Hinterland: from smart cities to smart regions


There is a growing need for understanding how to increase capacity and raise awareness of IoT (Internet of Things) technology in a rural landscape.

The number of IoT devices in 2021 will reach 46 billion, up 200% compared to 2016.

The adoption of IoT technology in rural landscapes is hindered by a lack of widespread wireless communication technology.

This is mainly due to the dispersed nature of rural activities, and the scarcity of large capital grant opportunities to kick-start developments. Furthermore, it is difficult to build testbeds and communicating to the wider rural community about the transformative nature that is the promise of embedded and connected IoT systems.

Solving the problem

Hinterlands is a Pitch-In project looking at the potential of Long-Range Wide-Area Networks (LoRaWAN) for collating and transmitting IoT sensor readings in rural areas. The main study area is at Hepple, in Northumbrian National Park, which is in the process of being rewilded.

This project will provide kickstart funding to “make the case” for integrated IoT monitoring in rural landscapes and generate a portfolio of ideas for future funding calls.

At Hadrian’s Wall we are testing the performance of a range of LoRaWAN ‘people counters’ along a section of this UNESCO World Heritage Site”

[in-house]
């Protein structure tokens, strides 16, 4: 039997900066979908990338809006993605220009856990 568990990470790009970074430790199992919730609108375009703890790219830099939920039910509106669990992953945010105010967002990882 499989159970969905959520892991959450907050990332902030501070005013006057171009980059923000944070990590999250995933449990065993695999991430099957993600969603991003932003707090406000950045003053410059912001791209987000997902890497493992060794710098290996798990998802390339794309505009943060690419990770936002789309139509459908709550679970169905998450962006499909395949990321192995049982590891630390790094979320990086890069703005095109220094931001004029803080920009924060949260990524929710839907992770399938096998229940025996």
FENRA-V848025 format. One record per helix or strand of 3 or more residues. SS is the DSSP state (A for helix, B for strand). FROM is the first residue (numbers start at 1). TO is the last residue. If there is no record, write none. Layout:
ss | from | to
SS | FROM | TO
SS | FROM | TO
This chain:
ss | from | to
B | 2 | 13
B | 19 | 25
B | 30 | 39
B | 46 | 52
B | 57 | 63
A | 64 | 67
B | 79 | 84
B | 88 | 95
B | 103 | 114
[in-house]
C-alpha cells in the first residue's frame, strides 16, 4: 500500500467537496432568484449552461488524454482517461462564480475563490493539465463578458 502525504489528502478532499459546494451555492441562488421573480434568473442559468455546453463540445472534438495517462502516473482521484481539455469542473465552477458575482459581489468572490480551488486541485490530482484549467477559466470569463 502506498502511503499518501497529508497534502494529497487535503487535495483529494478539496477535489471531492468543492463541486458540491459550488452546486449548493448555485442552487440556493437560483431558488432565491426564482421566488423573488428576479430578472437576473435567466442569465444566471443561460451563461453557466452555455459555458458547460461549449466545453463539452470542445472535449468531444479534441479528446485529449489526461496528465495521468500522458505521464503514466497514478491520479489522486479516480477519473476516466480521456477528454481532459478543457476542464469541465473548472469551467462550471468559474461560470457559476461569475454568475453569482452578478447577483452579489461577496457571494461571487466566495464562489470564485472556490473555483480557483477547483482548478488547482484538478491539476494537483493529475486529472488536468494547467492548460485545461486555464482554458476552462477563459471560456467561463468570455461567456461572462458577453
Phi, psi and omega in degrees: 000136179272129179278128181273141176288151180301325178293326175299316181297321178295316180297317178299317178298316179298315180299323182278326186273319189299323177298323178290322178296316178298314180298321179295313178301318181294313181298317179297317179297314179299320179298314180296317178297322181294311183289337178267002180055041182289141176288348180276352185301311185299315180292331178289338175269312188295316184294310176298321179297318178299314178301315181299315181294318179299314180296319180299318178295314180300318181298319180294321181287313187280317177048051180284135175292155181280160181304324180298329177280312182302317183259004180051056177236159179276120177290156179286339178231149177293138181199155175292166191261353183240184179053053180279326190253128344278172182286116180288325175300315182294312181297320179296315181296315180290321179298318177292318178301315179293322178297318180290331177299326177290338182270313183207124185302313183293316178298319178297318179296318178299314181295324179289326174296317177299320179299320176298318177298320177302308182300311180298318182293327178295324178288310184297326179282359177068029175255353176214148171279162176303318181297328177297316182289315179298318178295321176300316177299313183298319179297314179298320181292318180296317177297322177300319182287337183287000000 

Professor Philip James, Newcastle University

The goals of this project are threefold:

Firstly, to develop a small testbed for low-bandwidth IoT communications to be the seed for a larger rural network funded through further co-created capital bids.

Secondly, to develop a data portal to demonstrate some of the use cases of IoT in rural areas.

Thirdly, to connect with rural industries and stakeholder organisations to gather requirements for present and future IoT activity.

Key outcomes

The project has demonstrated that IoT monitoring devices can be an affordable solution to data collection in remote rural locations.

Environmental and visitor monitoring in these landscapes is often infrequent and the data are time-delayed due to the use of volunteers and non-telemetered equipment.

It has been shown that IoT technology can provide rural stakeholders with a continuous and automated monitoring system that allows access to the data in near real-time. The stakeholders have been and will continue to use this information to inform their site management and stewardship of the rural landscape.